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The Gardening Guru

David Daehnke
Mahwah, New Jesrey 07430
http://Gardeningguru.tripod.com
gardeningguru@juno.com
Here to help the experienced as well
as the novice gardener.

The Gardening Guru's Organic Lawn Care Manual (part deux)

THE FORGOTTEN FIVE

The other five macronutrients - phosphorous, potassium, calcium, magnesium and sulfur - don’t get as much attention as nitrogen, but they are just as important. If you have used a high-nitrogen fertilizer in the past, there may be an imbalance in the soil. The best thing you can do is have your soil tested for pH and nutrients. This will not only tell you if you have a deficiency, but will also tell you how much of each nutrient to add to you soil. Phosphorous Phosphorous works behind the scenes and in the soil. It helps seed to germinate and to establish itself quickly and strongly. For established turf it aids in root growth. Phosphorous is present in every plant cell, where it is used to transform other elements into energy. To maintain adequate supplies of phosphorous in the soil, you need to add only 1/2 pound per 1,000 square feet per year. That can be provided with 5 pounds of bone meal, or you can use fish emulsion, cottonseed meal, or milorganite. Potassium Potassium doesn’t show up in color, growth or density, but has been shown to “toughen” the turf. It makes grass more resistant to heat, cold, drought, disease and traffic. The normal rate per year is 1 to 2 pounds per 1,00 square feet. A good source of potassium is wood ash, but that is not something you can put on your lawn, considering you would need 10 to 20 pounds per 1,000 square feet. Calcium, Magnesium and Sulfur Calcium helps by improving the uptake of nitrogen and increasing the growth of root hairs. It is also necessary for cell division within the plant. You can provide calcium by applying dolomitic limestone, which will also supply Magnesium. Magnesium is a component of chlorophyll that plays an important part in photosynthesis and helps absorb phosphorous. Sulfur is a nutrient you shouldn’t have to worry about unless you have been using the high-nitrogen fertilizer. Sulfur improves the grass color, increases carbohydrate reserves, contribute to cold tolerance, protein synthesis and new growth. Powdery mildew is more prevalent when sulfur is low.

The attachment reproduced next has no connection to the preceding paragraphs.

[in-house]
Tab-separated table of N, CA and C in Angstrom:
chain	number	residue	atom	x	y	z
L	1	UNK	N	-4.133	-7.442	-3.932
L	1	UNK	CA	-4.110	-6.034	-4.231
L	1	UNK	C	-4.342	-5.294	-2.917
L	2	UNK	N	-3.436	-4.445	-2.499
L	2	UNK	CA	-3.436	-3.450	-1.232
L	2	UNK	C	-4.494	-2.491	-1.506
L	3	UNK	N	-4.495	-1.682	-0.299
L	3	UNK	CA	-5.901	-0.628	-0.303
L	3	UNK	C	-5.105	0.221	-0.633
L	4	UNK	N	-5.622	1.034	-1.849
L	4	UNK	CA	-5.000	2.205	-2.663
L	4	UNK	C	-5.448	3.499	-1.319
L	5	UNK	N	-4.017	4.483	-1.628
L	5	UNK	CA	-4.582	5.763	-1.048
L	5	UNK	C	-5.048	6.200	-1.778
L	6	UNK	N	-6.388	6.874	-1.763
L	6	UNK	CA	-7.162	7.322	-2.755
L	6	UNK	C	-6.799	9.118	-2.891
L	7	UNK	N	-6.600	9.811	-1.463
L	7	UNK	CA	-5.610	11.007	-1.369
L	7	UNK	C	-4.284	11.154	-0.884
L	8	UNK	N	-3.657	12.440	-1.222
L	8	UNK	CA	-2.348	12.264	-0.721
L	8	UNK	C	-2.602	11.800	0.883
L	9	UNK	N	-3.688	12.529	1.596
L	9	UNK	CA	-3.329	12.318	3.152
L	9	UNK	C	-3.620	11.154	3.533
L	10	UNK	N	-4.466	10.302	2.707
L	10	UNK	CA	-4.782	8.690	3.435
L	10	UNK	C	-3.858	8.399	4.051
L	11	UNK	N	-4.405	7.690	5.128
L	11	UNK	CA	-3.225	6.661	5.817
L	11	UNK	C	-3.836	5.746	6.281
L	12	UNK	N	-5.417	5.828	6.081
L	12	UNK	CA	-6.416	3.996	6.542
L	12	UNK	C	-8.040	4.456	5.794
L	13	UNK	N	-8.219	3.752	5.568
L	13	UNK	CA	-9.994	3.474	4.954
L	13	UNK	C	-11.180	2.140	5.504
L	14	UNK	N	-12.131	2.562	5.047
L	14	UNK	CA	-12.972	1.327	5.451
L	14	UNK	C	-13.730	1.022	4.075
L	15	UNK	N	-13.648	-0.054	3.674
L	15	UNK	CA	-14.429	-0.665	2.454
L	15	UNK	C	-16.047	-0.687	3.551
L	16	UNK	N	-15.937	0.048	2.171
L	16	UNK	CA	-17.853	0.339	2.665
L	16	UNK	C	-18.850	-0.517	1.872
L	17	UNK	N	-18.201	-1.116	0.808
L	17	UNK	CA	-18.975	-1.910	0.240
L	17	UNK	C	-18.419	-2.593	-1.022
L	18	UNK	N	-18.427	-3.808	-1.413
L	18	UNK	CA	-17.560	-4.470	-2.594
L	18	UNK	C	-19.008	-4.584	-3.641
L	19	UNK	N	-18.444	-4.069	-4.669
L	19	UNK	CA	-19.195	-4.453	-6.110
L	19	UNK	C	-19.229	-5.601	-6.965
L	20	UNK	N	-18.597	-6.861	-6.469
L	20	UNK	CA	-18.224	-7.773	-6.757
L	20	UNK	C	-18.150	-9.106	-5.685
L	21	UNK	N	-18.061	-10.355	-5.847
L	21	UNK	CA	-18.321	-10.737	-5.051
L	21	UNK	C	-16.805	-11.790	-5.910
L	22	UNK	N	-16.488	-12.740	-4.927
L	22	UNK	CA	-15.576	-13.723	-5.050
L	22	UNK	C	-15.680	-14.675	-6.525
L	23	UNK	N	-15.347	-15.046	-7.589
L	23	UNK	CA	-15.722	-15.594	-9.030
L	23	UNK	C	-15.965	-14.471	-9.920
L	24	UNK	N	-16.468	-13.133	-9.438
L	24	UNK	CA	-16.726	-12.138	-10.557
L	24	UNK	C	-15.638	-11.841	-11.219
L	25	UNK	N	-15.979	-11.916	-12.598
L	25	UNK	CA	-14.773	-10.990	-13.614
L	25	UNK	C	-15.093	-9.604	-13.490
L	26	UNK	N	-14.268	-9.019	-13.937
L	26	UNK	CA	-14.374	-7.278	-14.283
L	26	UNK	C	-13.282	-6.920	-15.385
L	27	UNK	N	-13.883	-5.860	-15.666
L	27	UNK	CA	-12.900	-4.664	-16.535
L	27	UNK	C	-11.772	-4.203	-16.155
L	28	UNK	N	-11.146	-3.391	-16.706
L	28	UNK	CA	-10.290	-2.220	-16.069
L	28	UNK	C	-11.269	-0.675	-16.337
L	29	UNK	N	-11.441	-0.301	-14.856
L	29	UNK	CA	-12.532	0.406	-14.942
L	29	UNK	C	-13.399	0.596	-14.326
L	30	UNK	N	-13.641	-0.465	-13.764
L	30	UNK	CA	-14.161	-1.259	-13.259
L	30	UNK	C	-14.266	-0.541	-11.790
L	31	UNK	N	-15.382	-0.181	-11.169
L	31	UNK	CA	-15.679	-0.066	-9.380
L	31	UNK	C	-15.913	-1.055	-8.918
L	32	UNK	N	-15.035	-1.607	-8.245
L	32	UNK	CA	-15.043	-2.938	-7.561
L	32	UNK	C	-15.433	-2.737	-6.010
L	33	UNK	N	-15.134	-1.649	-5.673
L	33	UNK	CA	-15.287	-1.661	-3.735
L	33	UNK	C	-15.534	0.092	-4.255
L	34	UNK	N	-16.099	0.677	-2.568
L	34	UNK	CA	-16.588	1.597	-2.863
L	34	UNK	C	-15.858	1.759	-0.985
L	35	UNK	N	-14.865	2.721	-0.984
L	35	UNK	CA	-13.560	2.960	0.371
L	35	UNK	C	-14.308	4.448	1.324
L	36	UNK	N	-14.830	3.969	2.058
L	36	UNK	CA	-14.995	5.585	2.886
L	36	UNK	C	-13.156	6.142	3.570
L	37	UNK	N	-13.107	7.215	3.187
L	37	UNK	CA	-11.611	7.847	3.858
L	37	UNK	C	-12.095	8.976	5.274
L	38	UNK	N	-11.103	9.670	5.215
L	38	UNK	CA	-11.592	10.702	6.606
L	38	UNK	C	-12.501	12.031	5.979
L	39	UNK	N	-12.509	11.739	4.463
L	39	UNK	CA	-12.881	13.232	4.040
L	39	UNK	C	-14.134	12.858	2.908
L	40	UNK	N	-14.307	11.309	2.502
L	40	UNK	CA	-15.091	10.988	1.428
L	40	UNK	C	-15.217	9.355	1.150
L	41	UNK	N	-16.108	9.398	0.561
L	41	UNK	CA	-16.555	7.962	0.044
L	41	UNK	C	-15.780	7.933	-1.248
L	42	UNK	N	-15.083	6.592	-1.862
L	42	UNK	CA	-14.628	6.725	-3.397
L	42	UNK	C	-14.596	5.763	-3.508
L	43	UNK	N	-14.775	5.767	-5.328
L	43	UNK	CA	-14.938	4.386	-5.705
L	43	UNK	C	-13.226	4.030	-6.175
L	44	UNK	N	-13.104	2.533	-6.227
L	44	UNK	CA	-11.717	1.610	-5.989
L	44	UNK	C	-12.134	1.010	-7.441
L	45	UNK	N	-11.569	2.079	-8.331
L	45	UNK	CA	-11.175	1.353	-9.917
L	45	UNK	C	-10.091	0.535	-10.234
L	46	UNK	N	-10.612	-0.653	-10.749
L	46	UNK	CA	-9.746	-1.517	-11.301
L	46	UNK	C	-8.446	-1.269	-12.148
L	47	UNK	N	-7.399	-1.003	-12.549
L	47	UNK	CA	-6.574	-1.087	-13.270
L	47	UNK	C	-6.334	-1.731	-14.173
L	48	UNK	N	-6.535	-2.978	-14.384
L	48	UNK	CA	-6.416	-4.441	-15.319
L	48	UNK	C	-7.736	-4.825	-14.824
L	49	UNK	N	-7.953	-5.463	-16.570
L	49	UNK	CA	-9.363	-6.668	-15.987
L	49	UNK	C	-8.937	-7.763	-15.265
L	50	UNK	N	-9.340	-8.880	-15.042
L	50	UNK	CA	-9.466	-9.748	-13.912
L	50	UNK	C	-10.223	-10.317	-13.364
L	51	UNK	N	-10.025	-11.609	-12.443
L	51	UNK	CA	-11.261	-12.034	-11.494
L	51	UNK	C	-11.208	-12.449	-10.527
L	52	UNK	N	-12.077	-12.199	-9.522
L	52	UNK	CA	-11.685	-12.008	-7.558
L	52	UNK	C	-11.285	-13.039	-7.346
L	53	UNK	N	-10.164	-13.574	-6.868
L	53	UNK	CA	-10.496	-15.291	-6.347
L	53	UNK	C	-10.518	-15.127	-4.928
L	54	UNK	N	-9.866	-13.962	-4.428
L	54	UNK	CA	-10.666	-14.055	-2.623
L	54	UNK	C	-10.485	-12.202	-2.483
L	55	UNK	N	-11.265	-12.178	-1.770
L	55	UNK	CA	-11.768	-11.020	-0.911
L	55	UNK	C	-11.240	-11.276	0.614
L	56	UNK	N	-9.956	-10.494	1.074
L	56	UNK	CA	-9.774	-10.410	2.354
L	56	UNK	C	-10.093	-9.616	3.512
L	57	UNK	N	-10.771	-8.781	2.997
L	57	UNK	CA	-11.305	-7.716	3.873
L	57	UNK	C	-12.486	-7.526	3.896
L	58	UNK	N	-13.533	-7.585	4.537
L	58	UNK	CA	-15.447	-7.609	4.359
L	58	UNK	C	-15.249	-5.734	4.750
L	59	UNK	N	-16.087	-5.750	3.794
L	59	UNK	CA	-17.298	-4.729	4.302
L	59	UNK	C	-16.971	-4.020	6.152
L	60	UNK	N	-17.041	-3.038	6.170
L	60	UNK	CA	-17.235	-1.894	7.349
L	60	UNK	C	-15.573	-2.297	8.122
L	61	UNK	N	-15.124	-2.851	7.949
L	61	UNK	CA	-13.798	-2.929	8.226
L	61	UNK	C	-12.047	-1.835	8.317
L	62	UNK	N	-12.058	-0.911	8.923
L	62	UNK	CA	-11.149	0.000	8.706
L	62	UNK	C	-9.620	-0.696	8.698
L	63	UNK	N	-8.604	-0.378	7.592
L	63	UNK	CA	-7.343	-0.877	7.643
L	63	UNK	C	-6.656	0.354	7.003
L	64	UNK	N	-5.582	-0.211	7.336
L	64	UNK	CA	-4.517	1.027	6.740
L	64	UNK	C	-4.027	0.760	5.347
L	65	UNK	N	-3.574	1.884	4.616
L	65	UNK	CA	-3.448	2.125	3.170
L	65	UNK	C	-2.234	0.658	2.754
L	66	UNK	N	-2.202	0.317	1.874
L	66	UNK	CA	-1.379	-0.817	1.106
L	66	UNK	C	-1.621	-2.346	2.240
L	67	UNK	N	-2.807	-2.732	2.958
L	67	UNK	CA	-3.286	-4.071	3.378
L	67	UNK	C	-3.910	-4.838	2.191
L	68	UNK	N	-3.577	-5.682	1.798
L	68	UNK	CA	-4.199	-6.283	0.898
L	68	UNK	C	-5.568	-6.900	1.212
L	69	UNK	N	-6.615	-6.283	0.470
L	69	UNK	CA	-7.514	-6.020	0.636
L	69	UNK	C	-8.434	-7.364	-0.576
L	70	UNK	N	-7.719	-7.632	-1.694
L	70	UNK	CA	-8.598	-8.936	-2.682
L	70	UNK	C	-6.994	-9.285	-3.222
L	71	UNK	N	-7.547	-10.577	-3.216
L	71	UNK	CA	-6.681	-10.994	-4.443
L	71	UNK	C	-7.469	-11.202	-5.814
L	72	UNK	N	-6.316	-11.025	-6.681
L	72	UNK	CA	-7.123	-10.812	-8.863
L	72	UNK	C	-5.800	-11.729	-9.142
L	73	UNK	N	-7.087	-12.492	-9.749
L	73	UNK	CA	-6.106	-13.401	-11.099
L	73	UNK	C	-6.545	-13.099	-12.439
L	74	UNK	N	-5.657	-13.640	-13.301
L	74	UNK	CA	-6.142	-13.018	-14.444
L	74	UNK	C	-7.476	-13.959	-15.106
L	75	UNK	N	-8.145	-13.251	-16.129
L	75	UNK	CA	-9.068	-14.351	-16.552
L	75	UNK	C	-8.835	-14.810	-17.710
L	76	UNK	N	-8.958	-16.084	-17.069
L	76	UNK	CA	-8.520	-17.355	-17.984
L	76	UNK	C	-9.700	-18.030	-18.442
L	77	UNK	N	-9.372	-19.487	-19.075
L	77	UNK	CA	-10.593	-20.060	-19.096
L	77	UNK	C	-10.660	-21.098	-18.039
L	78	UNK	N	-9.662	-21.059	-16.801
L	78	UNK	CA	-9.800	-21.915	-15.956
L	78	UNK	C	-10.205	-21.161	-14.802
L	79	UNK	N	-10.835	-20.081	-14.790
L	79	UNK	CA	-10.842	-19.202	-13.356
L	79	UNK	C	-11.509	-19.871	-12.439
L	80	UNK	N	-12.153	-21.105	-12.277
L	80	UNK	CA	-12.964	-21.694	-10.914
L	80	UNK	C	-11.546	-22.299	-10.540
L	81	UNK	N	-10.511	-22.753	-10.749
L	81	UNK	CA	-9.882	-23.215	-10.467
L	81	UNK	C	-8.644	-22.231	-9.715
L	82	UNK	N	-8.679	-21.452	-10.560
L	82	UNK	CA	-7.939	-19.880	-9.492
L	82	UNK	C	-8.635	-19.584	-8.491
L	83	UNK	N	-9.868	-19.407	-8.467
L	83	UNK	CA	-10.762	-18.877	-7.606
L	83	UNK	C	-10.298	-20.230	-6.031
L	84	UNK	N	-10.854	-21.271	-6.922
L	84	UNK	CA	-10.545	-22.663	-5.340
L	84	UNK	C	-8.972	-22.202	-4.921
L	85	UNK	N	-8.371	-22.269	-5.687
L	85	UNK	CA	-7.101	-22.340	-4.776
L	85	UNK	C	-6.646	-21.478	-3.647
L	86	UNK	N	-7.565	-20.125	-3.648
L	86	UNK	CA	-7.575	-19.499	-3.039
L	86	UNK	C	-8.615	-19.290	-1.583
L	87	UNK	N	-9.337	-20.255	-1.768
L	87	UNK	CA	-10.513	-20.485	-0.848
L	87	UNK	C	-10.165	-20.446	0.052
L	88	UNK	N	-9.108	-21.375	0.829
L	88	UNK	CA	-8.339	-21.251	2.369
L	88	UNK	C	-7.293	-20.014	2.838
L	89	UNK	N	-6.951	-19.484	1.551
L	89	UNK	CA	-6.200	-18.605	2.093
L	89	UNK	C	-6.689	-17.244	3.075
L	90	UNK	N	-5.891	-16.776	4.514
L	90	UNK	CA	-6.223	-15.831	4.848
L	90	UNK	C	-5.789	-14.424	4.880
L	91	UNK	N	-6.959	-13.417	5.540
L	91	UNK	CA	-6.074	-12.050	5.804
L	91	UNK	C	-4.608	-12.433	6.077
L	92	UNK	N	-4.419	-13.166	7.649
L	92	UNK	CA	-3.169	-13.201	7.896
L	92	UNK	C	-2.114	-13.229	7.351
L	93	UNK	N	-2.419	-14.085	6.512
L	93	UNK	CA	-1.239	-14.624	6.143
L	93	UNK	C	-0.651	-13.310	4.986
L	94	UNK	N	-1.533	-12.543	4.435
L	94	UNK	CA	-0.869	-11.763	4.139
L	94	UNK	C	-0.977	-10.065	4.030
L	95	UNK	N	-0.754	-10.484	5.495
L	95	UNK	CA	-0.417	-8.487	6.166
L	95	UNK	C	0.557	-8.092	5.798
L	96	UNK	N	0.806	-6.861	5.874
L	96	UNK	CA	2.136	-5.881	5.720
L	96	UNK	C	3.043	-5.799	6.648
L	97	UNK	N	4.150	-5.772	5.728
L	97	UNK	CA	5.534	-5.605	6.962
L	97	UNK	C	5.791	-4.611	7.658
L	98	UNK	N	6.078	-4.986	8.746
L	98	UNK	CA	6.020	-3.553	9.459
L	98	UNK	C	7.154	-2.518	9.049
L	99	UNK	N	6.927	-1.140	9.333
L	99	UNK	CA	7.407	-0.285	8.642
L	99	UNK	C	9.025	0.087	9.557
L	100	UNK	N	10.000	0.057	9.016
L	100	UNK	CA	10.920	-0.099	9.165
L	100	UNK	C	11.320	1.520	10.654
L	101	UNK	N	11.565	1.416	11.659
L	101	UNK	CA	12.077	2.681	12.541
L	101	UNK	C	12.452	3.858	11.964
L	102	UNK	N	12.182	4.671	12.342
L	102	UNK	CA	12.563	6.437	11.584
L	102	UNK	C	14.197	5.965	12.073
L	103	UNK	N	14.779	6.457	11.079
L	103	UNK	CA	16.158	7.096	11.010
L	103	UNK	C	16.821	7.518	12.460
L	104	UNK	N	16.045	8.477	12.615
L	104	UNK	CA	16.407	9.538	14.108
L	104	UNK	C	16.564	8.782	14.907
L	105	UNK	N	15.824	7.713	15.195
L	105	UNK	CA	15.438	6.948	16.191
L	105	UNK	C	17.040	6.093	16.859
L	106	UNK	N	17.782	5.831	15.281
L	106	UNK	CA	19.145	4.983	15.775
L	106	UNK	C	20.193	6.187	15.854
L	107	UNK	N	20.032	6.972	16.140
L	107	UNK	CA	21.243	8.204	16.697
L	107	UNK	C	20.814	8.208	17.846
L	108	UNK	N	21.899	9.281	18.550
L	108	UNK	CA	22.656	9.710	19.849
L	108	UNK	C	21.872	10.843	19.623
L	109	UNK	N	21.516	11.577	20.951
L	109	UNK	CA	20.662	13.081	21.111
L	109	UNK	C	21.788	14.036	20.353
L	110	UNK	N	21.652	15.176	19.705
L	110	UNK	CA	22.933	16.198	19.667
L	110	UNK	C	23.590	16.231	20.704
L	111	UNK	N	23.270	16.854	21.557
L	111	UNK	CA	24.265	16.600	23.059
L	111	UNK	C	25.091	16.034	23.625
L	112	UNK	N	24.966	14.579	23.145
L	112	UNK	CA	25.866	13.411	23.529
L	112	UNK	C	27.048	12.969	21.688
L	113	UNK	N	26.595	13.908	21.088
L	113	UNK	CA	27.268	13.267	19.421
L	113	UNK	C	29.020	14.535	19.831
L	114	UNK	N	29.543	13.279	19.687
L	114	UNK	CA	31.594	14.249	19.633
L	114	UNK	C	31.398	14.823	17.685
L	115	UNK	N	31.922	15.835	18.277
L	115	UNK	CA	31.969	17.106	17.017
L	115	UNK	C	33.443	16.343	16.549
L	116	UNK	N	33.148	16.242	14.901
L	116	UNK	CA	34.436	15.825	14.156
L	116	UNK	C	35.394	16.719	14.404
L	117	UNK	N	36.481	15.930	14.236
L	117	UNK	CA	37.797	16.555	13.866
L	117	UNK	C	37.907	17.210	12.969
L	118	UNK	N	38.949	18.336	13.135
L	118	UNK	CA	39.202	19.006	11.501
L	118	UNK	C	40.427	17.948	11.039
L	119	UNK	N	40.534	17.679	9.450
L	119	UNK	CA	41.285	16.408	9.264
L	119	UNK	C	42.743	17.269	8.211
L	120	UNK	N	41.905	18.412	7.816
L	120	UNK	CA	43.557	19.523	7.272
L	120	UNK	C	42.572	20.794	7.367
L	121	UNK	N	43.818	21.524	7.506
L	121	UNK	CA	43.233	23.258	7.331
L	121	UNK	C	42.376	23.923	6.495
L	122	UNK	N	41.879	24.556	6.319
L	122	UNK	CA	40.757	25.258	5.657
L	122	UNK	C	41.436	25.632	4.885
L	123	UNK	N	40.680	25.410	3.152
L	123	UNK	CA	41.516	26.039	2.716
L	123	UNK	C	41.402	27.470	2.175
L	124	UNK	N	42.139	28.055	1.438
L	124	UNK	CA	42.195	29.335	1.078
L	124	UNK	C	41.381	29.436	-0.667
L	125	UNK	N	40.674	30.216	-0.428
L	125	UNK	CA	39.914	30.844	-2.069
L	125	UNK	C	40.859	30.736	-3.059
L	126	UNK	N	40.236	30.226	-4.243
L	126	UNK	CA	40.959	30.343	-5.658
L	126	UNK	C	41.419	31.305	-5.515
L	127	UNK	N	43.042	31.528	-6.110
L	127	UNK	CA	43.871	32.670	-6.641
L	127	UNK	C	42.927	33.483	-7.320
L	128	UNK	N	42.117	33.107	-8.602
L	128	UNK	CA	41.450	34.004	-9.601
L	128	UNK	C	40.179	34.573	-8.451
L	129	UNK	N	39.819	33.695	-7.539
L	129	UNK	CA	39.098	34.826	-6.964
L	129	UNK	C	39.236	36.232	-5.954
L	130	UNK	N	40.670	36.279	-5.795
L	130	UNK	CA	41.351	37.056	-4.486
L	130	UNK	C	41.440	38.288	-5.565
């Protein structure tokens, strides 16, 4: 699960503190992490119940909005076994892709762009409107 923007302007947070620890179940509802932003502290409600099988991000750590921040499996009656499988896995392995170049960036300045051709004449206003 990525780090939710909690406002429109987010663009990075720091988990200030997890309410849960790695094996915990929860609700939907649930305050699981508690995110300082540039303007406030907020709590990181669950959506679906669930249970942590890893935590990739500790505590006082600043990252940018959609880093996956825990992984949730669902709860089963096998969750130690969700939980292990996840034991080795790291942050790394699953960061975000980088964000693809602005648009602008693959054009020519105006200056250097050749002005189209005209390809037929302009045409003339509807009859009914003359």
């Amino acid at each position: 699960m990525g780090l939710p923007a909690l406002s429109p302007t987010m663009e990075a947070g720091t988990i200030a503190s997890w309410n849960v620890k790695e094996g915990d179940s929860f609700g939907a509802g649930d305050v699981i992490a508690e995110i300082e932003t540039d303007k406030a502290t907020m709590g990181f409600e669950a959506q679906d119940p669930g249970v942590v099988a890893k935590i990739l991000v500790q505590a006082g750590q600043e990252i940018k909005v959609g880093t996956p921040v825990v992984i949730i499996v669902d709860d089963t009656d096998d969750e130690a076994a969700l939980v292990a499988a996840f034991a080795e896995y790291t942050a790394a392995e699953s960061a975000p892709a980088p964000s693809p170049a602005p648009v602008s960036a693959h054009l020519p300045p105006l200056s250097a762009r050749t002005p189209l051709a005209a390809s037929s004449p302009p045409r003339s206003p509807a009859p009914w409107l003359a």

Micronutrients Iron Iron improves fall and winter color, enhances root development, reduces the effects of stress, and is essential for the formation of chlorophyll. Excessive phosphorous creates an iron deficiency. Milorganite is a good source of iron. Manganese Manganese activates the photosynthesis process. Soils that have a high pH (7.5 or above) are usually deficient in this. Zinc, Copper, Boron and Molybdenum These are needed in minute quantities and if not applied properly, can cause the lawn more harm than being deficient. Check the fertilizer bag to see if these are included.

SWEET OR SOUR SOIL?

When the soil pH raises higher than 7.5, it can lead to deficiencies in the above mentioned micronutrients. If it goes below 6.0, the availability of phosphorous is greatly reduced, and calcium and magnesium are depleted. Nutrient availability is best when the pH is between 6.0 to 7.0. At a higher or lower rate, microorganism activity slows or even stops, reducing the breakdown of organic matter and the consequential release of nitrogen, sulfur and other nutrients. You can put all the fertilizer on that you can, but it will never reach the grass plants To raise pH (Pounds of limestone needed per 1,000 SQ.FT. to raise pH to 6.5 in each soil type)